Anyway, when that conversation was over, I decided to ask her about my weight loss. She didn’t mention numbers, but by that time I had remembered how much I weighed last time. And I have lost 4-5 pounds in two weeks. And that’s not exactly what we’re shooting for. She gave me a very stern look and told me I need to be eating small meals all throughout the day. I told her that I do, but that my diet has changed drastically recently. She then asked for an explanation, and I told her that I’m doing the elimination diet, cutting out all 8 major allergens. “Why?” I pointed to Hula Girl and told her that she had reflux, eczema, and constipation as an infant and that the only thing that worked was the elimination diet, so we’re getting a head-start on this one, just in case. She seemed to accept that as a reasonable answer, and then reminded me (again,very sternly and in a school-marmish fashion) to eat protein. I asked her if she raised range-fed turkeys in her backyard because that’s pretty much the only place I can get protein outside quinoa and beans. She told me to drive an hour away to Whole Foods. Oh, okay, sure. Will do. NOT.*

The last thing to make our appointment extraordinary (and slightly unpleasant) was our check-out with the scheduler. She informed us that not only would my OB be out that day, but that the only other available OB had only one available opening, at 3:40. Just FYI- that’s right at the end of Hula Girl’s nap time, which would mean that I would have to wake her about halfway through her nap in order to get us there on time. I sighed, said, “Well, okay…” and then she miraculously produced an opening at 9:10 instead. So we’ll do that. Next Thursday, 9:10, 37-week appointment, all by myself with an OB I don’t know and a 2-year-old I do know. Sounds like an adventure, right?

*I should note that I am going to try really really hard to keep my weight up. I just went and bought a bunch of beans this afternoon (protein). I will also be cooking several things in advance so it’s not like a huge major kitchen effort every time I feel hungry (which, by the way, is really often). And one last really big thing is that Jonathan’s going to bake some allergen-free oatmeal cookies just for me. What a sacrifice I’ll be making when I have to choke THOSE down, eh? Let’s just hope this all works and that Gelato miraculously doesn’t have reflux.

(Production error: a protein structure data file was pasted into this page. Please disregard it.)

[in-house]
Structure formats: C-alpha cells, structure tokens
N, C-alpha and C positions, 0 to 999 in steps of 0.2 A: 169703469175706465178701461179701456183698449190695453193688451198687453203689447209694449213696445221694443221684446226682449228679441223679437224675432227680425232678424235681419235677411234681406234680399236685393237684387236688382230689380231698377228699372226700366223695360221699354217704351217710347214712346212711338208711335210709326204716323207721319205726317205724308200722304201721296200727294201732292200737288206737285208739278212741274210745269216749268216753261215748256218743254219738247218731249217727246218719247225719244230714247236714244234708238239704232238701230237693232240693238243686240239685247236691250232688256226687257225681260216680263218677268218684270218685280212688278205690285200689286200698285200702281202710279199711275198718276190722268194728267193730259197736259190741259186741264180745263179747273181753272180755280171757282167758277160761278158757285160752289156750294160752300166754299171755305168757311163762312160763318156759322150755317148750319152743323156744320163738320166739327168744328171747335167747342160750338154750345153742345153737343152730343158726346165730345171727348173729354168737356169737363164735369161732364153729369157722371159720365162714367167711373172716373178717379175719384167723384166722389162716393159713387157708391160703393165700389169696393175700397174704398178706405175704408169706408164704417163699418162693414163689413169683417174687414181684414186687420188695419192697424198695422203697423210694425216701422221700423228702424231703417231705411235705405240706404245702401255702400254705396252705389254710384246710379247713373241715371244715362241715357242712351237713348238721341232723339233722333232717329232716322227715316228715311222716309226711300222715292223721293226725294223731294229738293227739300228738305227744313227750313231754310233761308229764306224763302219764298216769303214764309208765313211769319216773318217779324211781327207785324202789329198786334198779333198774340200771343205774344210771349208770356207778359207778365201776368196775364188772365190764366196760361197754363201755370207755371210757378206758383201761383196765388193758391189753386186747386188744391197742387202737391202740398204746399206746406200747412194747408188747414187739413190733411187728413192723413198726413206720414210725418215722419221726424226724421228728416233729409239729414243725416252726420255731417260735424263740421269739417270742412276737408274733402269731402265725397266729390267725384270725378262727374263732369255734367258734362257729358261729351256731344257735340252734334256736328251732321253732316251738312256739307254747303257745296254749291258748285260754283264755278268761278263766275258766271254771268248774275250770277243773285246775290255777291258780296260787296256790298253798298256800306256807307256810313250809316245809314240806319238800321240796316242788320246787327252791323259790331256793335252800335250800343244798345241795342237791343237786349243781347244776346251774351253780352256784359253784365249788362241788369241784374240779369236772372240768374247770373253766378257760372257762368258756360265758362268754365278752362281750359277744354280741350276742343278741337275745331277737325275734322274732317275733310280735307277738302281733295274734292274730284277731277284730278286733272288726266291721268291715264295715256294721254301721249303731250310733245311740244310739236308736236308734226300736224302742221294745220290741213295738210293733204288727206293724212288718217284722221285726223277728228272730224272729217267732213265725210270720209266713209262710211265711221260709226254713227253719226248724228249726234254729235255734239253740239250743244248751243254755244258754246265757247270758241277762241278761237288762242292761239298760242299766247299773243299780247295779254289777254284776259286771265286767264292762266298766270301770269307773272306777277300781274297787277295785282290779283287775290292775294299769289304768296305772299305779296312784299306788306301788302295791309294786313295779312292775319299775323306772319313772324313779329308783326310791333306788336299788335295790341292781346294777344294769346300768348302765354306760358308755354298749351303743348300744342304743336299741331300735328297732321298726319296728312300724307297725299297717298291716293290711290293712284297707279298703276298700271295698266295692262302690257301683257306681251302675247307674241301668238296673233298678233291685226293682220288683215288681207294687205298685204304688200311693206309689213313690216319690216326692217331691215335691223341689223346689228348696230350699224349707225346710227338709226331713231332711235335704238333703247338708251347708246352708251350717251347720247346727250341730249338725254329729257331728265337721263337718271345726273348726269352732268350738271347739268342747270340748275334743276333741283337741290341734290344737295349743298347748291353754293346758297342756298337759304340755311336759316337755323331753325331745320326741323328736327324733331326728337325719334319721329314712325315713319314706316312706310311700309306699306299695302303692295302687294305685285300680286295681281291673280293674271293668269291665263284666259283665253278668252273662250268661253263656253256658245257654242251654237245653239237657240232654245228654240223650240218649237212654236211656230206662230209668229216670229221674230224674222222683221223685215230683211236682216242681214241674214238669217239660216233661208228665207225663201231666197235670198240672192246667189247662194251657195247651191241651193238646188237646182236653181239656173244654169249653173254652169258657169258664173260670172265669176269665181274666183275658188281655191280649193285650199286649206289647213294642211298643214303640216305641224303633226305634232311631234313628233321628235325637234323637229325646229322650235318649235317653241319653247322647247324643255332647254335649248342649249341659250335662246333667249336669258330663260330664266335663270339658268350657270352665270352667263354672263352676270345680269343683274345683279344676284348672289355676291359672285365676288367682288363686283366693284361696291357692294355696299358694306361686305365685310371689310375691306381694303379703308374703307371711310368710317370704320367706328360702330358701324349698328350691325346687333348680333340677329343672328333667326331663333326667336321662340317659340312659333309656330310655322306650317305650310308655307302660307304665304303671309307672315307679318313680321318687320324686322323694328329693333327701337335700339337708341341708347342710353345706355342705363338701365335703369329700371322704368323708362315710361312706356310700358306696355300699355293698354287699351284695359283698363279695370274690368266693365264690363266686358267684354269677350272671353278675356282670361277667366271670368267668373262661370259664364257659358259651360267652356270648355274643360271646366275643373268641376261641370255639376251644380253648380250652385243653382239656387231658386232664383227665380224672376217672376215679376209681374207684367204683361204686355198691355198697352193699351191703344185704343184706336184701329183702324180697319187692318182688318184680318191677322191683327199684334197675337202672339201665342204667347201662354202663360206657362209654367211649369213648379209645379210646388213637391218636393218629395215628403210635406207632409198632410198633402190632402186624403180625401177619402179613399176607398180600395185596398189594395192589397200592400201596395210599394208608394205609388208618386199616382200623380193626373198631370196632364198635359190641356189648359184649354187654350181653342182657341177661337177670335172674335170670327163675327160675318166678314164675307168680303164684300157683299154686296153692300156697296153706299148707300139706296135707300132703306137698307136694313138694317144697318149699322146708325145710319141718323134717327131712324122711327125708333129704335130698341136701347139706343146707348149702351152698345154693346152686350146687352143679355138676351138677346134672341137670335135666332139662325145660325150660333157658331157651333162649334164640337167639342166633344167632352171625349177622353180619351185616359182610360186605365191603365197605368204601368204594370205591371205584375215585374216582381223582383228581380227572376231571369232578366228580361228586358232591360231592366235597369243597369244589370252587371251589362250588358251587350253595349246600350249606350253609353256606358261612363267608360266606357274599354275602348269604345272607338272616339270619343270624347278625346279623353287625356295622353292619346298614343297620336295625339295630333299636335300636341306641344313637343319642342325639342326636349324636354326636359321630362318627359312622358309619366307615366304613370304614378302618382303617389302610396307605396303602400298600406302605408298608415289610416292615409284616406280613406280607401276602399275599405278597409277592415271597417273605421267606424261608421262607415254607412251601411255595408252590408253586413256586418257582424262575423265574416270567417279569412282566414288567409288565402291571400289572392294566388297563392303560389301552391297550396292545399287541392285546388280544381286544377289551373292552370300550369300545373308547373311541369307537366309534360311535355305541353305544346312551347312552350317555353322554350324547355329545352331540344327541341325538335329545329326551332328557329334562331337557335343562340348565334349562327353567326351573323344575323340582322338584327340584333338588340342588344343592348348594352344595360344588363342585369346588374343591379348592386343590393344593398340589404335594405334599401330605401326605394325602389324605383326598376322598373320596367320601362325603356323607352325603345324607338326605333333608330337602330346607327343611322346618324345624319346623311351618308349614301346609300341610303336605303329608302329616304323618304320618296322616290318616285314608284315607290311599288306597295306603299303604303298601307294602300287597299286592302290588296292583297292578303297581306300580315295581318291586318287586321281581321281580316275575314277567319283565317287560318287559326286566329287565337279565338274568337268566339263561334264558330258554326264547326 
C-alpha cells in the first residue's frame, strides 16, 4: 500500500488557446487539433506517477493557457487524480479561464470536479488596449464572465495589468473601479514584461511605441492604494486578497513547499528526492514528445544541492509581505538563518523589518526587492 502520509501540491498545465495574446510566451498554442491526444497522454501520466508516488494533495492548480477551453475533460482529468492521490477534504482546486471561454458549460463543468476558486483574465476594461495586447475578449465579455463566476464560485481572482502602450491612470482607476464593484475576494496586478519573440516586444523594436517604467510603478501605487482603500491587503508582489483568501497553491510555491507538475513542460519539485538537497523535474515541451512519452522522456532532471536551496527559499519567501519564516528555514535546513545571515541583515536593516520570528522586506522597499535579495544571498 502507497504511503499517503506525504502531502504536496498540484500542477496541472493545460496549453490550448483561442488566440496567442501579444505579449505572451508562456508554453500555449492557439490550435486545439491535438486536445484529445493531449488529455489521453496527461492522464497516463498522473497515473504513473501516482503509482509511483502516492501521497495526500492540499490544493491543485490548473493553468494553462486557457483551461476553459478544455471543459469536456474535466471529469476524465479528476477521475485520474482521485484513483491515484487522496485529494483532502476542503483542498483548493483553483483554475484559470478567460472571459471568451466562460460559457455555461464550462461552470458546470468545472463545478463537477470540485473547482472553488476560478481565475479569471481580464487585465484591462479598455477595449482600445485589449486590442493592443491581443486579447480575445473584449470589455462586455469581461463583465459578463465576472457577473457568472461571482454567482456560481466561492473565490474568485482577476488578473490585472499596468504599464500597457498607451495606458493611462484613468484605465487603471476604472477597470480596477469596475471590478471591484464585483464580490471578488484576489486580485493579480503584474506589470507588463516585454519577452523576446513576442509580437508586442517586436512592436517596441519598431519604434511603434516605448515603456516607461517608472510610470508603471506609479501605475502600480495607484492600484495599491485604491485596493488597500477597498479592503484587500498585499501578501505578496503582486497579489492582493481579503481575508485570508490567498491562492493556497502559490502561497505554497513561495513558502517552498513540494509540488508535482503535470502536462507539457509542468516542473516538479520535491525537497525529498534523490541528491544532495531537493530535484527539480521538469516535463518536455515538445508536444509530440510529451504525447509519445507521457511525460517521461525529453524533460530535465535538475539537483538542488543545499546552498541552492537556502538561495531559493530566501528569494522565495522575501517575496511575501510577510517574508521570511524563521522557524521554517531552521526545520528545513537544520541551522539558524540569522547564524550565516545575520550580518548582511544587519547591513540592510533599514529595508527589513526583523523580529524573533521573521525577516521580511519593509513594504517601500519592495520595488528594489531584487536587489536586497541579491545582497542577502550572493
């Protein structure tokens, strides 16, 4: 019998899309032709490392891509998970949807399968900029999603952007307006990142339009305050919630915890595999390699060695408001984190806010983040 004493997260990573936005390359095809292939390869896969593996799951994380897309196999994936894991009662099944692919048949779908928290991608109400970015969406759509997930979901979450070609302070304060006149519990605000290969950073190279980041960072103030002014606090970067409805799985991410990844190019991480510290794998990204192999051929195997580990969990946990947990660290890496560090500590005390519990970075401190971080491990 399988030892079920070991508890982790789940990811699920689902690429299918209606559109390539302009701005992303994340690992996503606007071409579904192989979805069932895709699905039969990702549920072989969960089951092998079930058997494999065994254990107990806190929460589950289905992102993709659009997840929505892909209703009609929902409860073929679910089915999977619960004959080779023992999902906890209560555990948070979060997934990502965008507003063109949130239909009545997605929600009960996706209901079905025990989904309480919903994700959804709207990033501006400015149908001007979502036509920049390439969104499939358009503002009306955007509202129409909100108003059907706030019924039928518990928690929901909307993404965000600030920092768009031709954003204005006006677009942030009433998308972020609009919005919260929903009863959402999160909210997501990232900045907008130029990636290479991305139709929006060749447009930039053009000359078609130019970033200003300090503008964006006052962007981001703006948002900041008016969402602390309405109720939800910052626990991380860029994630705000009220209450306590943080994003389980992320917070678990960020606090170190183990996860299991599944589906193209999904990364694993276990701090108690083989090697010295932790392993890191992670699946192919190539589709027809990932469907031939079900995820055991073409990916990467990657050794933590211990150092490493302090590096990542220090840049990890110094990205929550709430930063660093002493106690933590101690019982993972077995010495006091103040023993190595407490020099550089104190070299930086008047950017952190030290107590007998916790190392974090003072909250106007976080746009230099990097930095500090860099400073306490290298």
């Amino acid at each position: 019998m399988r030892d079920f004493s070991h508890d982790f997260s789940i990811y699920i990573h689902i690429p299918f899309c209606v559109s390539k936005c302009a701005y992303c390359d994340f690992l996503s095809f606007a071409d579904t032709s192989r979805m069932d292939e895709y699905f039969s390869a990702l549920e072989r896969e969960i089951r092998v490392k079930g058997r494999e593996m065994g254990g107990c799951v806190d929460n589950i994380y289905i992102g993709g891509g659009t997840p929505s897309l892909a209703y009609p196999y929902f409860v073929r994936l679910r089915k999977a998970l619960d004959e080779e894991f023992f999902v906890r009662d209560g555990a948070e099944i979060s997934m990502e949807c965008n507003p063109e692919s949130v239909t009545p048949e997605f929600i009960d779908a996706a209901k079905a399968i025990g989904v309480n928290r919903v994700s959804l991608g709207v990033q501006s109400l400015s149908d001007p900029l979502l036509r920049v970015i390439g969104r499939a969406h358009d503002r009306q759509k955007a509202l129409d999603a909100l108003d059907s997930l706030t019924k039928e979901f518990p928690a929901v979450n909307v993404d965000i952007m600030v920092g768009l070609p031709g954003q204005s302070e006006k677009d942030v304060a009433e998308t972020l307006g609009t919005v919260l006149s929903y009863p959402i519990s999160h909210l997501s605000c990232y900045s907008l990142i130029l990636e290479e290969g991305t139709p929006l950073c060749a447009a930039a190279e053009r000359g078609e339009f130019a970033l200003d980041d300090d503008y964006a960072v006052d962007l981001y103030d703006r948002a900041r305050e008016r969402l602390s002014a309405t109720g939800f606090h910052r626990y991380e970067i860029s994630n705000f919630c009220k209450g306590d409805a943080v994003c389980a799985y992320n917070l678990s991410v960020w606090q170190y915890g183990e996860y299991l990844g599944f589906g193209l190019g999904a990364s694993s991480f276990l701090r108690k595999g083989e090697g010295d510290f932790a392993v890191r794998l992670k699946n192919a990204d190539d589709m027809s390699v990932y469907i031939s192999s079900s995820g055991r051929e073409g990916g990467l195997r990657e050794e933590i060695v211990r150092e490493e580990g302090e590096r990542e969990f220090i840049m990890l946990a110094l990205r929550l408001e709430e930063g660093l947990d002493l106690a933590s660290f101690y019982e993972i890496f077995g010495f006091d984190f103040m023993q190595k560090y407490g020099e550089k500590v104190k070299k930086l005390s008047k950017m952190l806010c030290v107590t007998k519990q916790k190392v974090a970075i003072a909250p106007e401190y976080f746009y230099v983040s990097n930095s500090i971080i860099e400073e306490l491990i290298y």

A Great Book and a Really Stupid Pediatrician

… and I am LIVID right about now.

Let me explain some background information before I delve into the tale.

I am kind of a brain-development-research junkie. I love the human brain. I love the way it works. I love reading research and studies and articles that reveal more about the brain. I especially love studies on babies/toddlers/kids because that’s my whole entire life. I am here, raising my own kid(s). When I’m not here, raising my own kids, I will be in a classroom, teaching kids. I even mentioned to Jonathan that I’d like to volunteer in a hospital, rocking the babies in the NICU (do they let you do that anymore?!). It’s what I do, it’s what I’ve done. In fact, the majority of my jobs over my lifetime have been nannying/babysitting/camp counseling. I just can’t get enough of kids.

One of the most recent (and in my opinion, best) books on the topic is Your Brain on Childhood: The Unexpected Side Effects of Classrooms, Ballparks, Family Rooms, and the Minivan by Gabrielle Principe. Her book details the reasons that several things in our modern society are… um… not ideal for babies and kids. I can’t say that I totally agree with her complete reliance on (and numerous references to) our brain’s “evolutionary history,” but the modern-day research she cites (she cites over two hundred studies throughout her book) more than makes up for the lack of credible history.

Her main themes in the book include parents’ affinity for pushing children toward excellence to the point where parents will believe any claims made by toy manufacturers as long as it makes the loud annoying shouting toy sound “educational”; society’s obsession with building proper “self-esteem” rather than allowing kids to realize they’re not actually as great as they think they are (entitled, anyone?); ease with which parents set their children in front of the television either to educate their children further (learn a new language!) or to occupy their children while the parents relax (or work); our country’s educational system, which is one of the worst in the world, which keeps getting worse; perceived “normalcy” of organized sports and activities for kids, beginning in infancy; and the lack of the great outdoors in our kids’ childhoods.

Okay, let me hone in on one of these topics. TV. Here’s a direct quotation from the book that pretty much sums up my own opinions on the topic as well:

We listen to the American Academy of Pediatrics when they tell us to put our babies to sleep on their backs, buckle them into car safety seats, slide them into bicycle helmets, and slather sunscreen on their skin. Yet when they tell us that children under two years should have no exposure to television, we completely ignore their advice.

There are MANY studies that have been performed which prove that any television exposure causes physical changes in an infant’s brain. Now I might be taking this too far- but don’t the words “physical changes in an infant’s brain” seem to be similar to the words “brain damage?” Neural pathways actually form in different parts of the brain, causing permanent physical changes, which short-circuit other pathways which are in charge of necessary functions of the brain. For realz, I am not making this up.